Wheee! And away we go: this evening marks the first night of my 14th Dinner Theatre rehearsal schedule at SCHS.
Yesterday, I read a random blog post somewhere about an editor (a job I think I would like) who dreaded going in to work. She said that when everyone at the office was saying “TGIF!”, she would mutter to herself, “I can’t believe I have to be back here in a short 48 hours.” One lonely Friday afternoon, she broke down in tears in her car. Long story short, she ended up giving up her editing career — to be come a teacher. Now she feels fulfilled, challenged and appreciated.
Question: Have you ever felt that way? I’m talking about the “I can’t believe I have to be back here in 48 hours” feeling. I rarely have it. The only exception is during my two major rehearsal runs per year, each of which is about 2.5 months long. During this time, my week consists (generally, with some variation) of getting up at 4:30, getting my lunch and dinner together, teaching till 2:30, choreographing, arranging and rehearsing small groups until 6:30, and rehearsing with a larger group until 8:30. Home by 9:15, chat briefly with the Thriller, check mails and Facebook, fall into the bed. Next day, same thing. Weekends are usually a mixture of recovering from the week past, and preparing/re-energizing for the week ahead. I miss my grandsons and spending time with family and friends.
I’ve done this for a couple decades now, so it really does seem like routine. And some days are better (less busy) than others, so that provides some much-needed downtime. (My students are so involved in sports, jobs and other commitments, we can’t rehearse as a full cast every night because of games, matches and teams having to share one gymnasium at a small school, so it’s good to have the smaller nightly rehearsals throughout the week.) Then there are the times when I can escape to have dinner with Kay or Stoney before rehearsals begin. That’s always a welcome break from the routine. But for the most part, when mid-January hits, I say goodbye to going home at quittin’ time, and it’s hard to get used to at first. Some years, it’s hard to get used to, period.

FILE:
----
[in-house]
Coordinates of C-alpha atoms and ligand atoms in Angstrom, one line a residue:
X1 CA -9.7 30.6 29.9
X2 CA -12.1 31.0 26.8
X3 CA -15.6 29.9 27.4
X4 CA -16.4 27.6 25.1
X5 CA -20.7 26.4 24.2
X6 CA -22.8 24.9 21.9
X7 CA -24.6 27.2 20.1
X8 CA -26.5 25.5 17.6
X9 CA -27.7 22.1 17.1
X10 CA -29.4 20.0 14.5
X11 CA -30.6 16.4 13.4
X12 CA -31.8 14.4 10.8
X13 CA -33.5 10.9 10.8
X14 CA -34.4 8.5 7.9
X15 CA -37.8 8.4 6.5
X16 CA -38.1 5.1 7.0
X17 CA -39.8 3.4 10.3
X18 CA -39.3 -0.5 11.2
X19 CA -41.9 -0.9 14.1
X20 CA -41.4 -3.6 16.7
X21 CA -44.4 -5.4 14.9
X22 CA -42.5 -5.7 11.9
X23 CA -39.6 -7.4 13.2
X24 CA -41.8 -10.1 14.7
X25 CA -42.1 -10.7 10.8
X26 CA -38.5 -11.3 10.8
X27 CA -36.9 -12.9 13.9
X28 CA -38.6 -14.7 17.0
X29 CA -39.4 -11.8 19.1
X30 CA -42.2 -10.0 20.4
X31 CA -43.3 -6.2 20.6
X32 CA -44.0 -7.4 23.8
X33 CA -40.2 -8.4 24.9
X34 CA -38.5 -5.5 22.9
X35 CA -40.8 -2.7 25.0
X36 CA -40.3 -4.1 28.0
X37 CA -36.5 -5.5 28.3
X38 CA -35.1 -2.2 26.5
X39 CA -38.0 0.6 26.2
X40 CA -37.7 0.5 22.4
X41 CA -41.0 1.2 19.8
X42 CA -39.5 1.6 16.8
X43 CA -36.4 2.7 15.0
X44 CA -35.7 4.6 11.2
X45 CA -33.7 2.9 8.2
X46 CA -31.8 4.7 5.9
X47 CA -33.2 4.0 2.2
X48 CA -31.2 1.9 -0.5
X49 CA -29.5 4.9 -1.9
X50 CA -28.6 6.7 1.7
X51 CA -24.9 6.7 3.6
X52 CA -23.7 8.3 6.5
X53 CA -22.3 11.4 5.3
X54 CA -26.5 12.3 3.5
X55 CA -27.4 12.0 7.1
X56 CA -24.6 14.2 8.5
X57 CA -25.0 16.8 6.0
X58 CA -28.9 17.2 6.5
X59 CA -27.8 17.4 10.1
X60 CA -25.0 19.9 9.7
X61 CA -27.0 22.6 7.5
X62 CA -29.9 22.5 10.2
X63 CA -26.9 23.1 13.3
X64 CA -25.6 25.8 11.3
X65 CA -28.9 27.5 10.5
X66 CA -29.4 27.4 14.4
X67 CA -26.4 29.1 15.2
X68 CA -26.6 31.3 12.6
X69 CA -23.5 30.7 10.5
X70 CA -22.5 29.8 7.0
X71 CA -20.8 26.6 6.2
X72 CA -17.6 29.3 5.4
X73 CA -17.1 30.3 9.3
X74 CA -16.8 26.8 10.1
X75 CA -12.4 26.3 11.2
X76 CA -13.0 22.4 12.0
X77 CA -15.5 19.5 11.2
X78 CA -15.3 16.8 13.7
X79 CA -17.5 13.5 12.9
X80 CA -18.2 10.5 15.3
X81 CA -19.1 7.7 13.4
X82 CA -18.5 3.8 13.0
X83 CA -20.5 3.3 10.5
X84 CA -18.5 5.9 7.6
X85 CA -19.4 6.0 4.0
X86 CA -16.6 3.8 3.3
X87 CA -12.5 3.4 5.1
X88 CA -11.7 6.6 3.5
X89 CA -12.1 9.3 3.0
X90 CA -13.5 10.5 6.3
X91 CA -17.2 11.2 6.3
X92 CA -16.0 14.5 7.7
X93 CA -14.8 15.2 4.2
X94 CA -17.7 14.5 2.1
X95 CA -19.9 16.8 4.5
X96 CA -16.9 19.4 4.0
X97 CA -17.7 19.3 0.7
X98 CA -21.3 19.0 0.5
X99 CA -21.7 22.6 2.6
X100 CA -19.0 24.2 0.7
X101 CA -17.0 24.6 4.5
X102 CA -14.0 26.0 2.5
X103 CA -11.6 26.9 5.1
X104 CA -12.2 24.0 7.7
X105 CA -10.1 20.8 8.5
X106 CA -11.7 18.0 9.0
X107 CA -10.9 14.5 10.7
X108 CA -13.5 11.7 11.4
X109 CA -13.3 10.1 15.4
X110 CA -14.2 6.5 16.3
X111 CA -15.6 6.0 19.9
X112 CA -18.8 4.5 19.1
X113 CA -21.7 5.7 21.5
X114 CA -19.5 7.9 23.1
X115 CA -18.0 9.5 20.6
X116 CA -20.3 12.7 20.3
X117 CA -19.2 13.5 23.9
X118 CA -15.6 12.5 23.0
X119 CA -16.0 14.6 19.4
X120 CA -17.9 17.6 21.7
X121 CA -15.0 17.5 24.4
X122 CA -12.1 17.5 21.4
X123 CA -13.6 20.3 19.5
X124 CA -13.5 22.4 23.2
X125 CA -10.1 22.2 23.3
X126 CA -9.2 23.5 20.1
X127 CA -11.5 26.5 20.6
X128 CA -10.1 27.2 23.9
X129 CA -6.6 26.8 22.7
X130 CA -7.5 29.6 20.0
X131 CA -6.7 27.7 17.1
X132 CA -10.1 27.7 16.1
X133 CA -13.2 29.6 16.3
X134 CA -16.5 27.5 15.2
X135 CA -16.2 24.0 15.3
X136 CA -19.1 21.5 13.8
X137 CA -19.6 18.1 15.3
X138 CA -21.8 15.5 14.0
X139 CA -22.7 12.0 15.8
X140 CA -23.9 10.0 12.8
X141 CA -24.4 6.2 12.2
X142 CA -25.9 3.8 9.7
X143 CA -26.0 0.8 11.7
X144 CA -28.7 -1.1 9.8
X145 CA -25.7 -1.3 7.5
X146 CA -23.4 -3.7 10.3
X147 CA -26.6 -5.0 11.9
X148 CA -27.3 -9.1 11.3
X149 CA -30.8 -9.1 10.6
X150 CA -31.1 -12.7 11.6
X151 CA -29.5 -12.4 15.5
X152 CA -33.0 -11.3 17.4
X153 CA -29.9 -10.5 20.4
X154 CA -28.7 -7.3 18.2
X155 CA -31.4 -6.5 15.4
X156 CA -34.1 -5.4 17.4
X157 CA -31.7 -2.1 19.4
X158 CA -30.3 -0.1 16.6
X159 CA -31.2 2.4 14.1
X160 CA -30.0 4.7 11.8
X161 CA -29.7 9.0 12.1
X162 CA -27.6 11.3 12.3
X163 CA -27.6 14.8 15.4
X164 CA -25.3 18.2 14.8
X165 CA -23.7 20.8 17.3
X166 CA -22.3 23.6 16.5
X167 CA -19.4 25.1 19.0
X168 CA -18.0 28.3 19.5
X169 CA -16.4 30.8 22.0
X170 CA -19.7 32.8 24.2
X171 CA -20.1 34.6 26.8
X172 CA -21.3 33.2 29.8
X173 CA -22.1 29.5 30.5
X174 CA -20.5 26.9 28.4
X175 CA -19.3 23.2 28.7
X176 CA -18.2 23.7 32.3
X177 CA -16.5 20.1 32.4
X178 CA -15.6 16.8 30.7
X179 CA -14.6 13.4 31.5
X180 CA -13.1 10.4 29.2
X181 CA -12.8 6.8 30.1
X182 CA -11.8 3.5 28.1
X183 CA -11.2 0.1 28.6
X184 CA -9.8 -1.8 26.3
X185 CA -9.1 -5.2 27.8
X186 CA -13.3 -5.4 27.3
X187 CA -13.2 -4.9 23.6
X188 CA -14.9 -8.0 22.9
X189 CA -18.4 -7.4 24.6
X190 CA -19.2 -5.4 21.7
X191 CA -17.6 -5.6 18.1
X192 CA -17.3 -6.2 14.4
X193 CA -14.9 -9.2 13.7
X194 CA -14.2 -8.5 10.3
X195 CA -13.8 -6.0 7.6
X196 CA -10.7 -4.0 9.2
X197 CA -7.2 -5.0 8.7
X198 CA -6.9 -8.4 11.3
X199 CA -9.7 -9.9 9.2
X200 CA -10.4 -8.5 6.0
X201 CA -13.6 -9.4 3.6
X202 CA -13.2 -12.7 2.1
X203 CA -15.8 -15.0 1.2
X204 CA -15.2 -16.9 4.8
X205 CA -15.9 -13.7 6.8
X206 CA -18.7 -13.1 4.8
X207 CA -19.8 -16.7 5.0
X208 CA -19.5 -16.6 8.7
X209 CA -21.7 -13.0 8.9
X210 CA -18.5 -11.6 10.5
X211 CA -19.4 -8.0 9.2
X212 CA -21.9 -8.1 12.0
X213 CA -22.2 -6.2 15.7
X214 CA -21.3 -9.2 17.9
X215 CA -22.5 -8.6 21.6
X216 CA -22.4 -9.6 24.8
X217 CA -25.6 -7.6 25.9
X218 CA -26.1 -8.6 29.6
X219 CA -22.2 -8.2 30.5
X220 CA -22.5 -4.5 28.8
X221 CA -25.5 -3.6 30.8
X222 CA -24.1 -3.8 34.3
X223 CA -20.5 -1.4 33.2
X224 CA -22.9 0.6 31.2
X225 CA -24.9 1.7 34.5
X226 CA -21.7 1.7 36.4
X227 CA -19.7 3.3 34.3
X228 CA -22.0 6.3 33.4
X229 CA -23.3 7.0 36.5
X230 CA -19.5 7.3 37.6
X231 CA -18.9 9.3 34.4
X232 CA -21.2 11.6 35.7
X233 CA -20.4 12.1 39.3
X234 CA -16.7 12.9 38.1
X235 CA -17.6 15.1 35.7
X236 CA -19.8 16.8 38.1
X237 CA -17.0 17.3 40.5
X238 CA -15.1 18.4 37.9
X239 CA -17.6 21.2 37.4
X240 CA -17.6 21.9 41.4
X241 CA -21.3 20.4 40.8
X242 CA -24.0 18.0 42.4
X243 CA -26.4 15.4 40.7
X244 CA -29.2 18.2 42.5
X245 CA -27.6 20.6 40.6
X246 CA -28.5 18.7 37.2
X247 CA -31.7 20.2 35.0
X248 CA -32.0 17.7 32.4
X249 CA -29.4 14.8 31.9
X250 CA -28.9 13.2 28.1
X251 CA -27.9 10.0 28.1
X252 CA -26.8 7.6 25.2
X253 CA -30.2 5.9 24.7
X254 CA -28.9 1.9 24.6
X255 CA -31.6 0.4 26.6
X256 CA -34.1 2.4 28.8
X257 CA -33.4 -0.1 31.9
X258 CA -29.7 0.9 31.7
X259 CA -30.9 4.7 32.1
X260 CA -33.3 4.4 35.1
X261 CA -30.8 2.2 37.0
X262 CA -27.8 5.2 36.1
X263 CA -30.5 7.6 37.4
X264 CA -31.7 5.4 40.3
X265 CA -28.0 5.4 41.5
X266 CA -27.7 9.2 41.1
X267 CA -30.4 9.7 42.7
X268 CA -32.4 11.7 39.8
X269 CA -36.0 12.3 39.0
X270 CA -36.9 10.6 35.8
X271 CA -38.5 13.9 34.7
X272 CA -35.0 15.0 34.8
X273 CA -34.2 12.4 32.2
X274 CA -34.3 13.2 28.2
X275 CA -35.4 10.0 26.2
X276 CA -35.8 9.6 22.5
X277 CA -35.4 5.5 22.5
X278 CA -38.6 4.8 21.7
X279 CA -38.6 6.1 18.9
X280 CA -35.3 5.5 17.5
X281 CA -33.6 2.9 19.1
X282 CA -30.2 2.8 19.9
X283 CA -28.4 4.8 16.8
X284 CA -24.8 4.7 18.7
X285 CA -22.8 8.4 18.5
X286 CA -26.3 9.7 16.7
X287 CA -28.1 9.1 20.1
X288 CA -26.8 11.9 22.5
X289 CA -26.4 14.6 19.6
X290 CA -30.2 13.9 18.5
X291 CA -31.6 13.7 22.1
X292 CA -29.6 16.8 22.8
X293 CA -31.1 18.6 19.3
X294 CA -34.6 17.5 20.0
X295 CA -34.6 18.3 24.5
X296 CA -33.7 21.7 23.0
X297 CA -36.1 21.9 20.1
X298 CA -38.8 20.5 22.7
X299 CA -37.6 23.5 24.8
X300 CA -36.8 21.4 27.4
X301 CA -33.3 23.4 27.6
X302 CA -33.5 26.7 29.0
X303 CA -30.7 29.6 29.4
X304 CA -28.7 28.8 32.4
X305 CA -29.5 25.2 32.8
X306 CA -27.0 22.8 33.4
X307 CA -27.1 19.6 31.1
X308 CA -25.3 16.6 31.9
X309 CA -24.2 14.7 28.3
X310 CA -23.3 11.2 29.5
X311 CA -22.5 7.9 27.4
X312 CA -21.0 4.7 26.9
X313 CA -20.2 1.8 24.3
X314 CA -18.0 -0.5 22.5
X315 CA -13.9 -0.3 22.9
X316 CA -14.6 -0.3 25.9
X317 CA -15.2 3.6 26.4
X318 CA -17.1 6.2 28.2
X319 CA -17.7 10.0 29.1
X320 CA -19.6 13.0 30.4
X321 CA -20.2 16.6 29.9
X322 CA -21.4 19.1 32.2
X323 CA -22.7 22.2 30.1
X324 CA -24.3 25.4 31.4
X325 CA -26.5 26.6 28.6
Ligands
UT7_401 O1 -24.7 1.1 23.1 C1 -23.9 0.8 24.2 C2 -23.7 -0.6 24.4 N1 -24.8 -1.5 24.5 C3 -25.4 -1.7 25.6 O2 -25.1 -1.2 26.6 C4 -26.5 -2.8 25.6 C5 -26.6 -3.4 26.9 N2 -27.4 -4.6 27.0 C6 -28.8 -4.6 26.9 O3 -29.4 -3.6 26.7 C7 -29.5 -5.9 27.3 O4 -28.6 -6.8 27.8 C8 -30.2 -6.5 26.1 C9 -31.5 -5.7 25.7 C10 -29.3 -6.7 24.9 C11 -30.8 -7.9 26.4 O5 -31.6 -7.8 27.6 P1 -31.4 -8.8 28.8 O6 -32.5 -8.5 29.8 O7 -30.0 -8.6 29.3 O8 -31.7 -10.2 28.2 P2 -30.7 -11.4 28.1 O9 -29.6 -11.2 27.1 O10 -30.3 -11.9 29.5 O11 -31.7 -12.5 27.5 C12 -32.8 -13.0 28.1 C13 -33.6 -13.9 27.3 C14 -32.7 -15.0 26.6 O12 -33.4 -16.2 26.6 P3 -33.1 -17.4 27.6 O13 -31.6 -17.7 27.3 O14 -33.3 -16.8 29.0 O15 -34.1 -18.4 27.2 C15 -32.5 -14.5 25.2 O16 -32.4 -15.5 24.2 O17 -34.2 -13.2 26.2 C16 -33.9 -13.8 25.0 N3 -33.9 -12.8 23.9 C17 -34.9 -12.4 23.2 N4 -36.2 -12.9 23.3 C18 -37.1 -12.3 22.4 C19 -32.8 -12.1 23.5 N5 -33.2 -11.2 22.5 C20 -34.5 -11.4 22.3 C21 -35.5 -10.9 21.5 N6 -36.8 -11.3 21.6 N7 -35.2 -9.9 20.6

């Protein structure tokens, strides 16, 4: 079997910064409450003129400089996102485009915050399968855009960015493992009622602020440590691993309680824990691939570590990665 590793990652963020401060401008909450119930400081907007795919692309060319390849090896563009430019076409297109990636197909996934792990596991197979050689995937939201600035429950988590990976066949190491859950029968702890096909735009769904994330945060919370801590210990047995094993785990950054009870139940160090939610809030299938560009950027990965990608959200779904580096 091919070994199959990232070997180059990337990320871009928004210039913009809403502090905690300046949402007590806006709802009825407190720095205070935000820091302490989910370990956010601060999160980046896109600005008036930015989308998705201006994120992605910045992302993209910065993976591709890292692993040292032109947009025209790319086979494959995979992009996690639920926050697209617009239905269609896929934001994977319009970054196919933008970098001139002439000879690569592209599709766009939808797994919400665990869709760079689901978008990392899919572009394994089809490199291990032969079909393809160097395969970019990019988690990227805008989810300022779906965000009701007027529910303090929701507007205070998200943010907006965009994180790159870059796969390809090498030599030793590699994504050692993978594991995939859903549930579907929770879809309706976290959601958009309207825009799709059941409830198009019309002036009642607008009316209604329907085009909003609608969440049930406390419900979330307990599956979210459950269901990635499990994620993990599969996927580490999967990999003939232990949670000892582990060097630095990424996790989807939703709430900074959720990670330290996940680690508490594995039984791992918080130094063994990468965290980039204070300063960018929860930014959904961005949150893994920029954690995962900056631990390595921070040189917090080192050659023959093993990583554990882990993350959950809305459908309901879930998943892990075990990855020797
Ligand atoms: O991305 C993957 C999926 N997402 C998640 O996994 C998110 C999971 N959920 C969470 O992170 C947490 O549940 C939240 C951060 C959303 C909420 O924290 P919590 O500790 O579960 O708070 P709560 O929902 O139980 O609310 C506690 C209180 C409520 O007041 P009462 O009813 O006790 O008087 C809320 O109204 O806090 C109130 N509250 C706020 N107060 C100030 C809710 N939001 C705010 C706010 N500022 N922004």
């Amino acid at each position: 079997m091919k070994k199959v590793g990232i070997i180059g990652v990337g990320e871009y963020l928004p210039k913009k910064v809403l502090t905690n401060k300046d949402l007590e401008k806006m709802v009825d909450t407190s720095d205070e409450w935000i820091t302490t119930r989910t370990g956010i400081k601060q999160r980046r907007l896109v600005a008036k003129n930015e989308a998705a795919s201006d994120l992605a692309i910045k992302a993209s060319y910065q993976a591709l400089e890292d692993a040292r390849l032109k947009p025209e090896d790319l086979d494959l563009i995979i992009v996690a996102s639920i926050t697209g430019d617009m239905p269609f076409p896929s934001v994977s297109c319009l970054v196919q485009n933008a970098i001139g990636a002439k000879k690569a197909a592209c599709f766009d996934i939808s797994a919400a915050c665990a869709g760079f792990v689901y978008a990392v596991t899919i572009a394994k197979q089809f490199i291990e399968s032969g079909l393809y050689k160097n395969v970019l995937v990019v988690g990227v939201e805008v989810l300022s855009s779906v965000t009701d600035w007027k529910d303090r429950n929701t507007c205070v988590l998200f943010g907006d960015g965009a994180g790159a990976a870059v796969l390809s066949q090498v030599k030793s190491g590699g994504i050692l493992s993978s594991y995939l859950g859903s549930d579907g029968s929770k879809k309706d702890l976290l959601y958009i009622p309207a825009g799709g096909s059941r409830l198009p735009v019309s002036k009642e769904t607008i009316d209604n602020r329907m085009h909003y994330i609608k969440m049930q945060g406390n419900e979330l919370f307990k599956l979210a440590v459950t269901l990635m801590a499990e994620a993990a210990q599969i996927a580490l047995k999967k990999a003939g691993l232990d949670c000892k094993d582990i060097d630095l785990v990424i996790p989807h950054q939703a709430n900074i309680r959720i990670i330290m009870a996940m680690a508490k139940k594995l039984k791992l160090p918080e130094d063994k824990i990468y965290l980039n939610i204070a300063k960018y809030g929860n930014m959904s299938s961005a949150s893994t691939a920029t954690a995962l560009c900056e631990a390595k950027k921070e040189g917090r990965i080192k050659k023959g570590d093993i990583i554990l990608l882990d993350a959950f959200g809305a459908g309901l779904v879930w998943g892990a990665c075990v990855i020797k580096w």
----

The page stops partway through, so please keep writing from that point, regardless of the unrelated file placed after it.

Still, as the Thriller has said on several occasions when I complain: I “can’t not do this.” Yep, the double negative totally works in this instance. The two annual shows are so much a part of my life (and, truthfully, the crux of recruitment for my program), it’s very difficult to imagine not doing them.
So, what is it about your job that you both love and hate? As always, I covet your articulate and compendious reflections. Pensioners, please join in; we’ll take your responses in “memory” form.
Have a finktastic week, fiends. I’ll check in with you soon.